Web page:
Due to the coronavirus shutdown in Shanghai, Toyota said it will shut down additional production lines at its Japanese facilities this month.
The production halt will begin on Monday and last through the end of next week, according to the company.
It’s the latest major automaker to say that China’s Covid-19 regulations are affecting them.
Meanwhile, most production at Tesla’s Shanghai facility has apparently been suspended owing to component shortages.
“We announced our altered production schedule for May due to the effect of the semiconductor scarcity,” Toyota stated in a statement.
“However, due to the lockdown in Shanghai, China, we have decided to cease operations of 14 lines at eight plants in Japan from May 16 (Mon) to May 21 (Sat),” it said.
Due to the shutdown, the business originally stated that it anticipated to produce roughly 750,000 vehicles globally this month, but that number has now been reduced by about 50,000.
Toyota also announced on Wednesday that its quarterly earnings had fallen by a third as a result of production bottlenecks caused by a worldwide lack of computer chips and China’s Covid-19 limitations.
The world’s largest automaker by sales reported an operational profit of 463.8 billion yen ($3.56 billion; £2.9 billion) for the three months ended March 31, much below market estimates.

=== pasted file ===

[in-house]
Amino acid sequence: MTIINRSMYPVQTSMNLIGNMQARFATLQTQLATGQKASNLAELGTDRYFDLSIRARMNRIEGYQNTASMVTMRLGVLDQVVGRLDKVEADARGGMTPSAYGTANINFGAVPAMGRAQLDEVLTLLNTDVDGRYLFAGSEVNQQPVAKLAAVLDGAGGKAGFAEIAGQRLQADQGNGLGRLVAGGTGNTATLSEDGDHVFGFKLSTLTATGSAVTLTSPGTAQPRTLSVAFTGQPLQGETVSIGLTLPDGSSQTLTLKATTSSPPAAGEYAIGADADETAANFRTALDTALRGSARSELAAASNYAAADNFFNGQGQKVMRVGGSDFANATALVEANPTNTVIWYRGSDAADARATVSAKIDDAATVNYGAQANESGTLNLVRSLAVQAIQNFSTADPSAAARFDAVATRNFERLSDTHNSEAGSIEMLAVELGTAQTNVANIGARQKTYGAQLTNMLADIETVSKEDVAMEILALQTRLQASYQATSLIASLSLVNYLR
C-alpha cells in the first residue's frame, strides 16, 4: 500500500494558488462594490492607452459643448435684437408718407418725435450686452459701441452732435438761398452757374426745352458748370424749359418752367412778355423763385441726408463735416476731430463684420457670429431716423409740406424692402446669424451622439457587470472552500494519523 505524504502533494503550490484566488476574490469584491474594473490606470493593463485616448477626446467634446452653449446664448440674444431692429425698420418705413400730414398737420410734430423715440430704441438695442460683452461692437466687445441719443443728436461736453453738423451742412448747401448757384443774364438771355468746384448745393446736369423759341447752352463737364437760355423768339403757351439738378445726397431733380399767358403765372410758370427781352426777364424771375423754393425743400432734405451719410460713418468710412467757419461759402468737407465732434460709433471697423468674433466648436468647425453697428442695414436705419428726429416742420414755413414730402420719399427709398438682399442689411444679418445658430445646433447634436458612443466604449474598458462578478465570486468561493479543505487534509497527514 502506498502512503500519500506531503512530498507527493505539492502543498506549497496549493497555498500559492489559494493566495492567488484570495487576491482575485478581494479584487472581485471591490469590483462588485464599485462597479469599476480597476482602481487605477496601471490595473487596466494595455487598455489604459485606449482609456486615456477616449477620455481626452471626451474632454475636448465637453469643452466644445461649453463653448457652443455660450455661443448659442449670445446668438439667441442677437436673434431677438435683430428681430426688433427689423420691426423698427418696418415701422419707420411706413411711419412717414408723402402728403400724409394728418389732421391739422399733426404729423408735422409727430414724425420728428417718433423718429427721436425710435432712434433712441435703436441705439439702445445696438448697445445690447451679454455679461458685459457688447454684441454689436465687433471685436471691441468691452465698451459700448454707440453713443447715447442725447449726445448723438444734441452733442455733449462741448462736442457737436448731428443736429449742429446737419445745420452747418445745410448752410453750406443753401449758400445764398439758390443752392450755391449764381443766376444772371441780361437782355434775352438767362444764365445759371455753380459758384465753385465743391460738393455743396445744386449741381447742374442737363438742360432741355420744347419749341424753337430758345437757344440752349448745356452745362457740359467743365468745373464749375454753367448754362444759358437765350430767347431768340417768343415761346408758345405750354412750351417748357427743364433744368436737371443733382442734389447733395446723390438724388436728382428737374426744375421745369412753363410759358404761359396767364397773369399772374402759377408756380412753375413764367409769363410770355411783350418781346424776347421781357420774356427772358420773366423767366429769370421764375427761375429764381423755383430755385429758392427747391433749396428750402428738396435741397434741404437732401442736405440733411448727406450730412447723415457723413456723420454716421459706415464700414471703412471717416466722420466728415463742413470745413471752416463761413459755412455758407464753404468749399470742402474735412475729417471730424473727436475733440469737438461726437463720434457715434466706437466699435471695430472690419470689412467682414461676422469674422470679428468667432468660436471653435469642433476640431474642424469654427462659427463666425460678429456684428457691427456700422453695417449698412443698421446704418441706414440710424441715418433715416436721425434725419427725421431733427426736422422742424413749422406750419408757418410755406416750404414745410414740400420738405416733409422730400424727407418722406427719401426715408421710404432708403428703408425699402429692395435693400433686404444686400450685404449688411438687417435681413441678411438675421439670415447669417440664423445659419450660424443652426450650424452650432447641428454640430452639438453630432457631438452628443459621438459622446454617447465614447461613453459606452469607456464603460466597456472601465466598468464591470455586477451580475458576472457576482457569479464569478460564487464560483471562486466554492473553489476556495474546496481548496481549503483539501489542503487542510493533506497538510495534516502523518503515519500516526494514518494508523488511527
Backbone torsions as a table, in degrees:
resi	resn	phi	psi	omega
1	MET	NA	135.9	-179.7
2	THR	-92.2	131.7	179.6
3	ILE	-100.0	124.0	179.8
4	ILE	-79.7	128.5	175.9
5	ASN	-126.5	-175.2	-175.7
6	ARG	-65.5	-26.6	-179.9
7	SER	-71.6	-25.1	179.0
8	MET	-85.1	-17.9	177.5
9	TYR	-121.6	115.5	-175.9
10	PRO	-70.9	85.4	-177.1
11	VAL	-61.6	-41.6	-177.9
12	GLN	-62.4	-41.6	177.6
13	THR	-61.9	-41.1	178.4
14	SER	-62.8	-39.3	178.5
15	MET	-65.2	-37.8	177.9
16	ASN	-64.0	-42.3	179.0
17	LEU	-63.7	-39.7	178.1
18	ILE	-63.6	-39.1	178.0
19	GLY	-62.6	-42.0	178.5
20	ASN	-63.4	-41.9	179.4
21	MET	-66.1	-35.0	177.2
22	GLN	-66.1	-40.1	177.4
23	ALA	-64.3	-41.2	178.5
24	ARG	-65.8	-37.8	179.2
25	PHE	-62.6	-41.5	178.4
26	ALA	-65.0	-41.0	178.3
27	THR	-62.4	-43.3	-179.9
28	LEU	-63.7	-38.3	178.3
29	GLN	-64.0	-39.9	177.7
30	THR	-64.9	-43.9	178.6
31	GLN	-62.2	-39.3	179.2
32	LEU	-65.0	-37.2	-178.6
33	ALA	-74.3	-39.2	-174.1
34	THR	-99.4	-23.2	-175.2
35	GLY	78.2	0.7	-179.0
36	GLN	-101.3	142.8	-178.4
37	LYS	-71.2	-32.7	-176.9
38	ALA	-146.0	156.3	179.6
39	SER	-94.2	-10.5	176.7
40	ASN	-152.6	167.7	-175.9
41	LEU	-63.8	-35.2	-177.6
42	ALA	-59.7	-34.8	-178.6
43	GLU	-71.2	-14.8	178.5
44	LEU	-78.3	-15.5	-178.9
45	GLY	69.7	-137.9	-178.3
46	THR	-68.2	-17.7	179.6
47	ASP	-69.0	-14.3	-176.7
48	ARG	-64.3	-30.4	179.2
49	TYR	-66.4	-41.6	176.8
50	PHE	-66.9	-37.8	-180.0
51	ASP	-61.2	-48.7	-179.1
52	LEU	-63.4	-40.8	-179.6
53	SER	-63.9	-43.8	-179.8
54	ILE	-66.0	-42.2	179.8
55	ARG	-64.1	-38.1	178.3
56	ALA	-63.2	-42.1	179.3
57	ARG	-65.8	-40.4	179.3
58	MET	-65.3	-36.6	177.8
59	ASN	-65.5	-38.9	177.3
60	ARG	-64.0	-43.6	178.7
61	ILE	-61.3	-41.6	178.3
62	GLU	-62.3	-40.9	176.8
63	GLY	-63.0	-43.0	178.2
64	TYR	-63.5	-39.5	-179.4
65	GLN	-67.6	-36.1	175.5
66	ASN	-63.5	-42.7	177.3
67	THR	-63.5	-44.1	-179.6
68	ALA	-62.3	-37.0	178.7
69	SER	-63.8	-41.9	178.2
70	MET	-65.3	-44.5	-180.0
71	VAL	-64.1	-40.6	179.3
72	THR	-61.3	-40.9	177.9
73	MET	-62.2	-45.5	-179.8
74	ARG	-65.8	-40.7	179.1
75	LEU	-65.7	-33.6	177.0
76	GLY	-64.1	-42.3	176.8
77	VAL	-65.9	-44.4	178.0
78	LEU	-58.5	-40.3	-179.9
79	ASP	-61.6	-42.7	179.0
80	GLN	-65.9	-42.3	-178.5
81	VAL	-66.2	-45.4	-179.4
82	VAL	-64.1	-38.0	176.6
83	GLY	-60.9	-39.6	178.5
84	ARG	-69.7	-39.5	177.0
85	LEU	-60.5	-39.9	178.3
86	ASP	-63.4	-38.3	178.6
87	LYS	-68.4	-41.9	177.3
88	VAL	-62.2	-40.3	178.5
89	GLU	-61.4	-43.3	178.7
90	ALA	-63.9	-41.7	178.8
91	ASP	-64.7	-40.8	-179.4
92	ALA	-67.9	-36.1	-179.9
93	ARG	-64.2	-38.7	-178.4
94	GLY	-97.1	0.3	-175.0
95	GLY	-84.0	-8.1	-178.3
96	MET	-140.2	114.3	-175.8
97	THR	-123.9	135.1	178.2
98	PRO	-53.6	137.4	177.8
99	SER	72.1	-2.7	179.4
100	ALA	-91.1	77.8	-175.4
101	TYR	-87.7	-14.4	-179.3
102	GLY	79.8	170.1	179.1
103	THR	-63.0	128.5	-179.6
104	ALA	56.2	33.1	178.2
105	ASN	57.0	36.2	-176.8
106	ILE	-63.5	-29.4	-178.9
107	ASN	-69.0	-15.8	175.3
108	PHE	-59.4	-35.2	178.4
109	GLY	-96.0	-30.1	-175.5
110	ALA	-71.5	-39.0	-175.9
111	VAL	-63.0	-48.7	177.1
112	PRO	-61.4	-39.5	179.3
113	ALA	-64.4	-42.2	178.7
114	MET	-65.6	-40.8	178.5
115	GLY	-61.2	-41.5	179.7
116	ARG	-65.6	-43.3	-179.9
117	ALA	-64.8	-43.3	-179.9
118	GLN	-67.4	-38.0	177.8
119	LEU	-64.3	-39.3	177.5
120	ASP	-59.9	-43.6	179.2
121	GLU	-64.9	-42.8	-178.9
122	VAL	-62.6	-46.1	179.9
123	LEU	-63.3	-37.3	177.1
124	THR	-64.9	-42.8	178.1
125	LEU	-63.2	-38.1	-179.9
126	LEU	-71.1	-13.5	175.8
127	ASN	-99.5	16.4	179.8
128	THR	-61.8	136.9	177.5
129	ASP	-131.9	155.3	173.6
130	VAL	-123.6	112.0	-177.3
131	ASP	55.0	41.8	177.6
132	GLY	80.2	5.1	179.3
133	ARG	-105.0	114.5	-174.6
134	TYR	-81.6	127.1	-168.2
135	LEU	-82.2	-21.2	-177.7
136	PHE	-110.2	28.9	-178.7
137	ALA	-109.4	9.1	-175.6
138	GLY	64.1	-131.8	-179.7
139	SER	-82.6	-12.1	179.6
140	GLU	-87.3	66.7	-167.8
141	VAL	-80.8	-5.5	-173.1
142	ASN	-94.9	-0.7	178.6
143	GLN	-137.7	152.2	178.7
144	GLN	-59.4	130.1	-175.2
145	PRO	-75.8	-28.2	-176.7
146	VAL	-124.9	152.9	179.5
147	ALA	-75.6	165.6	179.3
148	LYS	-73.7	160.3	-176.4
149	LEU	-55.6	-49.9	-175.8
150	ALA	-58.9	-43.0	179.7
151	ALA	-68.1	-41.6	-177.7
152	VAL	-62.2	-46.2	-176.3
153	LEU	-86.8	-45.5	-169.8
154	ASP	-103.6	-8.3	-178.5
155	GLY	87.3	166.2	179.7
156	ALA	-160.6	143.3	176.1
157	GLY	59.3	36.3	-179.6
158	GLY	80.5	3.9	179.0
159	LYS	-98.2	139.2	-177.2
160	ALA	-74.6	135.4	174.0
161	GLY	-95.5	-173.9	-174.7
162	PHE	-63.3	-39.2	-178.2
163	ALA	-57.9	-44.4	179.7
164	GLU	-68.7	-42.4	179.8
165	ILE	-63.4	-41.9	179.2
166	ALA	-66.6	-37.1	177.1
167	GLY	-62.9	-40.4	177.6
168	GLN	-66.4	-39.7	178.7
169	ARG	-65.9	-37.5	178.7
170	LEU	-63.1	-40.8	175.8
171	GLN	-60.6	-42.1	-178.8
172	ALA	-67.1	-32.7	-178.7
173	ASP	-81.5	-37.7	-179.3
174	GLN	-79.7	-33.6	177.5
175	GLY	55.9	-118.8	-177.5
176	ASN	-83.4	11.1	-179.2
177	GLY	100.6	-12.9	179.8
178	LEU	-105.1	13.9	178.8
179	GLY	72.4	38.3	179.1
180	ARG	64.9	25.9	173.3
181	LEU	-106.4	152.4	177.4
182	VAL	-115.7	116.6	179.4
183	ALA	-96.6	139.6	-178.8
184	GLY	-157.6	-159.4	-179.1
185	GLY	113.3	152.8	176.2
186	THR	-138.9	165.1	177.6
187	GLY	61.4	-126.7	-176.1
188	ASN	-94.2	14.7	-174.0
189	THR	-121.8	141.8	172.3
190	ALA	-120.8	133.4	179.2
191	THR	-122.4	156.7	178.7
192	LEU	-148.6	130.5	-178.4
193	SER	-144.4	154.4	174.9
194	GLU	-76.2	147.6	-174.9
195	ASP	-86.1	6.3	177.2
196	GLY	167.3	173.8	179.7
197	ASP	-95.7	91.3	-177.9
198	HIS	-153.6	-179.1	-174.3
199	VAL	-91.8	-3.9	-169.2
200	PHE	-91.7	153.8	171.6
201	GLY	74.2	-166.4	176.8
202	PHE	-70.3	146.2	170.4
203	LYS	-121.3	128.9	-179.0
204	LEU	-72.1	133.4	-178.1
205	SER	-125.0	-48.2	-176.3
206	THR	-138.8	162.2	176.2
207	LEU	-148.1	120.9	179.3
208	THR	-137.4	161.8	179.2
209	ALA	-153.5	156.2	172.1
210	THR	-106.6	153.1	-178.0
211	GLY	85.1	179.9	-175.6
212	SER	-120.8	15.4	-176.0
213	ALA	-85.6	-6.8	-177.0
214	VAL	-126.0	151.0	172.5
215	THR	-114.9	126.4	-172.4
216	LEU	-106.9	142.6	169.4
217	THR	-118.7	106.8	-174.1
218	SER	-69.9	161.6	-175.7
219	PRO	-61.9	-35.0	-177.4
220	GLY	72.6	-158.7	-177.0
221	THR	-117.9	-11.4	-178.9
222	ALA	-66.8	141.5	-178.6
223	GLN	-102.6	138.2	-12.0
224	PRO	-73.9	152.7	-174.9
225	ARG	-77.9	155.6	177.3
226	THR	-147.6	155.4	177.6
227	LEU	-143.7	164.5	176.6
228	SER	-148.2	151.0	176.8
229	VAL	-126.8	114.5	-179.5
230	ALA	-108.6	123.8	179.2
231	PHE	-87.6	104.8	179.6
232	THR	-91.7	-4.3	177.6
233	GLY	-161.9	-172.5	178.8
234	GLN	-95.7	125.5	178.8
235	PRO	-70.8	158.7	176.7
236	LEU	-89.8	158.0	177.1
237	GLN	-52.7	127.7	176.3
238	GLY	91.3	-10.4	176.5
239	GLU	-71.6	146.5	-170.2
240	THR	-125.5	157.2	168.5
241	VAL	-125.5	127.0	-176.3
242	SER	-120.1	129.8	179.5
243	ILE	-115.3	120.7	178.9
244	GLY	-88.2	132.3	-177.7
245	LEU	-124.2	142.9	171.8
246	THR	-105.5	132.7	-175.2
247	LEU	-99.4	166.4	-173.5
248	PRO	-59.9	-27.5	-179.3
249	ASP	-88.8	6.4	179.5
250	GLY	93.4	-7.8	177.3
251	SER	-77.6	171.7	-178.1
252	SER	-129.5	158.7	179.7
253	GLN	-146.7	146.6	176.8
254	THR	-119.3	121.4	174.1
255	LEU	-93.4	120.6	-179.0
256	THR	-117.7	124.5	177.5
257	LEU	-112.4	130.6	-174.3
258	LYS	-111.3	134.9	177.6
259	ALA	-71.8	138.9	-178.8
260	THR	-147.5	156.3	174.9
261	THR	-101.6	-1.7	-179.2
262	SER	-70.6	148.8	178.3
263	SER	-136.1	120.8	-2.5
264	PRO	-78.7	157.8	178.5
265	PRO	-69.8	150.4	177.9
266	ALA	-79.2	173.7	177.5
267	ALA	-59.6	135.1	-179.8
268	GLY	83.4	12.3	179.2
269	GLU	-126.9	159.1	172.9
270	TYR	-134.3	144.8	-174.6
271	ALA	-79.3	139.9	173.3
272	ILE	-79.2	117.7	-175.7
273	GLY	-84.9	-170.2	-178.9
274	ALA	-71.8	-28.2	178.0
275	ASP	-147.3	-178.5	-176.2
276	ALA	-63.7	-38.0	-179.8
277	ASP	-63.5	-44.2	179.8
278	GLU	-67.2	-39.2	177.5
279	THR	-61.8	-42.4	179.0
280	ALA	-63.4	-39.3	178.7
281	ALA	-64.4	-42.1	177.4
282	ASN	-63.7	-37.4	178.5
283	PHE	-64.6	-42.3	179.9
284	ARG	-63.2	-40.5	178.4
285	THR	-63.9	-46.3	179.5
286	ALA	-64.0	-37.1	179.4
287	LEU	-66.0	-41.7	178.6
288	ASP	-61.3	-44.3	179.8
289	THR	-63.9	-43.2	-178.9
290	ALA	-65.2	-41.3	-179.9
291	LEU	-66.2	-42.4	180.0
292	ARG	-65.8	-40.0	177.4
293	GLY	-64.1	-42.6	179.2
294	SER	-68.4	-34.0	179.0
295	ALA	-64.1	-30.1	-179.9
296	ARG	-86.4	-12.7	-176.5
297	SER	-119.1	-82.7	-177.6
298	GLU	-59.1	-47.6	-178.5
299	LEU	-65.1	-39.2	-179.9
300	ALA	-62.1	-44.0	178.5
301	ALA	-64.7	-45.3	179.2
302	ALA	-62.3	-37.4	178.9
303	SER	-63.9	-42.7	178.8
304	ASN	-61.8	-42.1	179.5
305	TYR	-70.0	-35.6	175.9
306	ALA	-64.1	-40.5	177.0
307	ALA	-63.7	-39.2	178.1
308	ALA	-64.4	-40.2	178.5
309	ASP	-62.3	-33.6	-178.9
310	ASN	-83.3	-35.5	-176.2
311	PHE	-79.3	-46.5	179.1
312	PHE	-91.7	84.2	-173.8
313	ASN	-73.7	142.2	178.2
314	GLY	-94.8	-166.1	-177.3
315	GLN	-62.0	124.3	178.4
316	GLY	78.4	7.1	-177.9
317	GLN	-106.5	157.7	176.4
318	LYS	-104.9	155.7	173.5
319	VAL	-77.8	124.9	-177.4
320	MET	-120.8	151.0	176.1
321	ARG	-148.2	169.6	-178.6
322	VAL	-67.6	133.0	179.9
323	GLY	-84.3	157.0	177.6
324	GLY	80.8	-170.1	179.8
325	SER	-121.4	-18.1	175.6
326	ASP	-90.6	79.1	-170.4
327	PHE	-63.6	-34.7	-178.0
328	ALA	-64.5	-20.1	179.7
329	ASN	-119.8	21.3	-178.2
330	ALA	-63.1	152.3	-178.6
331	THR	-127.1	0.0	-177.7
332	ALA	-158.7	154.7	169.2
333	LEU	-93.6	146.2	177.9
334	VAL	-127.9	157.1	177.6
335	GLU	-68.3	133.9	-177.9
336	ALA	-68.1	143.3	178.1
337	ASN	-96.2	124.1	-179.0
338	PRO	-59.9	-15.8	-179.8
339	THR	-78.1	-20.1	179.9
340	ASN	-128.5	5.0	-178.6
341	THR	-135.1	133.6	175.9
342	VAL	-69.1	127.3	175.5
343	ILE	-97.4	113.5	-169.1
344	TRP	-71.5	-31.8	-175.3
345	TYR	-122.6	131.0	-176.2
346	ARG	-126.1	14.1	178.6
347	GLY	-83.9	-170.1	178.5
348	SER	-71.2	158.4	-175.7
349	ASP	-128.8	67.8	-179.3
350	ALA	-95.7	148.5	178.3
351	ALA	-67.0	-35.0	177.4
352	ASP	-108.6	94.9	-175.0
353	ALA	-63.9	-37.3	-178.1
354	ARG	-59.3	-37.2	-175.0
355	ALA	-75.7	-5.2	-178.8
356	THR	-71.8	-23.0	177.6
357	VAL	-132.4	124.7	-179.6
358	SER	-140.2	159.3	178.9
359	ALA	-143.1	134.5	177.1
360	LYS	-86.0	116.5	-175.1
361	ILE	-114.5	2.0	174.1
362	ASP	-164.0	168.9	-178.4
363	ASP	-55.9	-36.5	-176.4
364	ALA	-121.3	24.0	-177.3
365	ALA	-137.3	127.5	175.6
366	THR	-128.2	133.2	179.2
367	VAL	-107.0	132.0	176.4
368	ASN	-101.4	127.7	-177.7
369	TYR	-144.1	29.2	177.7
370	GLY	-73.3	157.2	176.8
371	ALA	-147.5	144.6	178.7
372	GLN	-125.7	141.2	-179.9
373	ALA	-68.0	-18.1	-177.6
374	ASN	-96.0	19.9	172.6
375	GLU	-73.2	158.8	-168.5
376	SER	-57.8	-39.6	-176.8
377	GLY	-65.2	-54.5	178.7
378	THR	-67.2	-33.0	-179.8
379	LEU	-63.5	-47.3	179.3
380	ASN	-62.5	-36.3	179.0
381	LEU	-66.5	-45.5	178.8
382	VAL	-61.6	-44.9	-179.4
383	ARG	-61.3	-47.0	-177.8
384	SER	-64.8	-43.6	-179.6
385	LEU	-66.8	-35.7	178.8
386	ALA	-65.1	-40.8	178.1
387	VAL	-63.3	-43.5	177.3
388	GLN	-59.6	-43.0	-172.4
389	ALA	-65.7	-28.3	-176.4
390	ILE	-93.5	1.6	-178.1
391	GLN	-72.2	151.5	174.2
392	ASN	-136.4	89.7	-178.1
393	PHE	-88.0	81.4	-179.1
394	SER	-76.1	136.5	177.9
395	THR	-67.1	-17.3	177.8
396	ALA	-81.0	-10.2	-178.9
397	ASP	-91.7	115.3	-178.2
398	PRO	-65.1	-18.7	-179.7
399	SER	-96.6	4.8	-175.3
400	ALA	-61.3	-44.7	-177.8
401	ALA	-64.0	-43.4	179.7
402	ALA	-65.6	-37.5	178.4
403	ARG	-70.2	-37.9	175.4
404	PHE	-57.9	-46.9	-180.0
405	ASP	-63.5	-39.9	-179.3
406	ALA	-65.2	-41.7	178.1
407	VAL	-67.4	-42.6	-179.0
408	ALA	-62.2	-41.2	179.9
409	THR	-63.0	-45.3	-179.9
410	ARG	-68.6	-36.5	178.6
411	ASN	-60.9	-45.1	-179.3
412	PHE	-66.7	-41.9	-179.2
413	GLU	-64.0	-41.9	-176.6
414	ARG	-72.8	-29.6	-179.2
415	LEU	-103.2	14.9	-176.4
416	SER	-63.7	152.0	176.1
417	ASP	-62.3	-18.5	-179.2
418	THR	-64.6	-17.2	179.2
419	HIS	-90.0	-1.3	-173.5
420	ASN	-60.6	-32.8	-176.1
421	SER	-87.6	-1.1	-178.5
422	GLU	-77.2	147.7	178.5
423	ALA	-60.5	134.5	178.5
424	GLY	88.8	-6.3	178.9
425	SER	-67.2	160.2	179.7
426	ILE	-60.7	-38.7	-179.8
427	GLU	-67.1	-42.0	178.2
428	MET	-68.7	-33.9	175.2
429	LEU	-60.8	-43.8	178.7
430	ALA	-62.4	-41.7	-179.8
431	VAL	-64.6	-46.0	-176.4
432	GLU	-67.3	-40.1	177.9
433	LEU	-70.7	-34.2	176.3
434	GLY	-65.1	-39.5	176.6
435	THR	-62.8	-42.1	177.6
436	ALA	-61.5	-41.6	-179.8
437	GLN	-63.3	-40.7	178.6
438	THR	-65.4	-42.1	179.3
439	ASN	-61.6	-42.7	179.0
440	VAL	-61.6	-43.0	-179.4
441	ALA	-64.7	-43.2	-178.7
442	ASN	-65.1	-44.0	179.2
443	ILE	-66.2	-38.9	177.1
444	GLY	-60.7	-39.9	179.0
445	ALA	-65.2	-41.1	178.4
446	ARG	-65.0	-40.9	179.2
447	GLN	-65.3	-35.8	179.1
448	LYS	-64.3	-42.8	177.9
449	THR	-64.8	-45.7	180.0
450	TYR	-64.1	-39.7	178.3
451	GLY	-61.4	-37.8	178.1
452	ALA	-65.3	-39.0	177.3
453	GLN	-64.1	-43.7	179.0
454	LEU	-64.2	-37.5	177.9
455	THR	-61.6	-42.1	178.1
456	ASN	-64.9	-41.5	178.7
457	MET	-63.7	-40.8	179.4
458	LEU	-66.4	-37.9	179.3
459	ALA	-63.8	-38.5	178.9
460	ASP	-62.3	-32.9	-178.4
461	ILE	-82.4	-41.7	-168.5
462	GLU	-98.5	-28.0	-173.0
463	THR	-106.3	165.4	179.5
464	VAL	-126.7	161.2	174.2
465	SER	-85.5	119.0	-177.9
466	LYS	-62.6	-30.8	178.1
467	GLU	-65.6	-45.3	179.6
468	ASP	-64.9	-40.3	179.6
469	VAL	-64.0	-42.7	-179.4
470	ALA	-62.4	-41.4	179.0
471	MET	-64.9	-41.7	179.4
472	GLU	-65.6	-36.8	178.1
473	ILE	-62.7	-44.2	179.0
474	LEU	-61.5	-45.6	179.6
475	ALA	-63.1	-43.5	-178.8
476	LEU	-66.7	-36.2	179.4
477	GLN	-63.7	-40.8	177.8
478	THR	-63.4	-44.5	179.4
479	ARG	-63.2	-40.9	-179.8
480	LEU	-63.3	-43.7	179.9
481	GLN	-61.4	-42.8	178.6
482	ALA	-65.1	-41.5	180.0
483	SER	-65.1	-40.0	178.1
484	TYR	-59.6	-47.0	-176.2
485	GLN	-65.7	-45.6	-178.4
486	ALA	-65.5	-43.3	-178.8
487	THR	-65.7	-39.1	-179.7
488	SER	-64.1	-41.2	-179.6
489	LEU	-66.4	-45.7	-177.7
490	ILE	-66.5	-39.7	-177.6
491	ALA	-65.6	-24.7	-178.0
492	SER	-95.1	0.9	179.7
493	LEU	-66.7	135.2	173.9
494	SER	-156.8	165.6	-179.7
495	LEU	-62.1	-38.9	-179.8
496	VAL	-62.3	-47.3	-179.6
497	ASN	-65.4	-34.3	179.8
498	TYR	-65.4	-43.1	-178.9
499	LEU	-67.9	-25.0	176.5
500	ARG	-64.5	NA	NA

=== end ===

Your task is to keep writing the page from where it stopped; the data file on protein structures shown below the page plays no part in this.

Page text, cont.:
In Wednesday afternoon session on the Tokyo Stock Exchange, the company’s shares were down around 4.5 percent.
Toyota’s comments came as Shanghai enters its sixth week of a tightening lockdown that has made it more difficult for factories to function due to rigorous limitations on people and material mobility.
It’s the latest example of a major automaker being compelled to reduce output because to the Shanghai lockout.
According to Reuters, which cited an internal document, Tesla has paused most of its manufacturing at its facility in the city owing to difficulty obtaining parts for its electric vehicles.
According to the news agency, the business intended to produce less than 200 automobiles at its manufacturing in the city on Tuesday.
That would be significantly less than the 1,200 vehicles per day that Tesla’s Shanghai plant produced immediately after returning last month after a 22-day shutdown.
Meanwhile, according to figures supplied by the China Passenger Car Association, Tesla’s sales in China fell by 98 percent in April compared to the previous month.
Tesla CEO Elon Musk, though, claimed China’s lockdown restrictions would not be “a huge issue in the next weeks” during a virtual appearance at the FT Future of the Car 2022 conference on Tuesday.